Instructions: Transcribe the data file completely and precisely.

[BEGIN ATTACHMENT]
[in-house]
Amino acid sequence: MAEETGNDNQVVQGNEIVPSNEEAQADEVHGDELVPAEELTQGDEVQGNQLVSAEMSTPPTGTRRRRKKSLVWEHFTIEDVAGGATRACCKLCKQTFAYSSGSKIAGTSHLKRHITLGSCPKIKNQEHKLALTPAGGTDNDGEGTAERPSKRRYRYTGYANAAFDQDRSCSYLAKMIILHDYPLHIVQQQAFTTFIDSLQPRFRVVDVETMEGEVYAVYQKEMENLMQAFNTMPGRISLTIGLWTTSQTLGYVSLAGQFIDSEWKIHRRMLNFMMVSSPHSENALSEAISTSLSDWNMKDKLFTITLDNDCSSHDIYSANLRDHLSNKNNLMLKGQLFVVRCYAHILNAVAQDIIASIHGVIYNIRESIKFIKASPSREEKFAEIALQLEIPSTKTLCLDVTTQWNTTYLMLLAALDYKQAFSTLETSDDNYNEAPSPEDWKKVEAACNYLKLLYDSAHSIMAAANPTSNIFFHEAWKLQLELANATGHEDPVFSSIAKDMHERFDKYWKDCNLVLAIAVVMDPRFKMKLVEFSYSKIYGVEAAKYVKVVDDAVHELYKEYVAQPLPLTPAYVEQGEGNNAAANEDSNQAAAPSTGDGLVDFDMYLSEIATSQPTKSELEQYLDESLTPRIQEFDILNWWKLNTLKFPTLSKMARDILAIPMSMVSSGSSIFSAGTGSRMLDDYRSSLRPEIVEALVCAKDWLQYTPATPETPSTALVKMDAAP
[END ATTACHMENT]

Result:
[in-house]
Amino acid sequence: MAEETGNDNQVVQGNEIVPSNEEAQADEVHGDELVPAEELTQGDEVQGNQLVSAEMSTPPTGTRRRRKKSLVWEHFTIEDVAGGATRACCKLCKQTFAYSSGSKIAGTSHLKRHITLGSCPKIKNQEHKLALTPAGGTDNDGEGTAERPSKRRYRYTGYANAAFDQDRSCSYLAKMIILHDYPLHIVQQQAFTTFIDSLQPRFRVVDVETMEGEVYAVYQKEMENLMQAFNTMPGRISLTIGLWTTSQTLGYVSLAGQFIDSEWKIHRRMLNFMMVSSPHSENALSEAISTSLSDWNMKDKLFTITLDNDCSSHDIYSANLRDHLSNKNNLMLKGQLFVVRCYAHILNAVAQDIIASIHGVIYNIRESIKFIKASPSREEKFAEIALQLEIPSTKTLCLDVTTQWNTTYLMLLAALDYKQAFSTLETSDDNYNEAPSPEDWKKVEAACNYLKLLYDSAHSIMAAANPTSNIFFHEAWKLQLELANATGHEDPVFSSIAKDMHERFDKYWKDCNLVLAIAVVMDPRFKMKLVEFSYSKIYGVEAAKYVKVVDDAVHELYKEYVAQPLPLTPAYVEQGEGNNAAANEDSNQAAAPSTGDGLVDFDMYLSEIATSQPTKSELEQYLDESLTPRIQEFDILNWWKLNTLKFPTLSKMARDILAIPMSMVSSGSSIFSAGTGSRMLDDYRSSLRPEIVEALVCAKDWLQYTPATPETPSTALVKMDAAP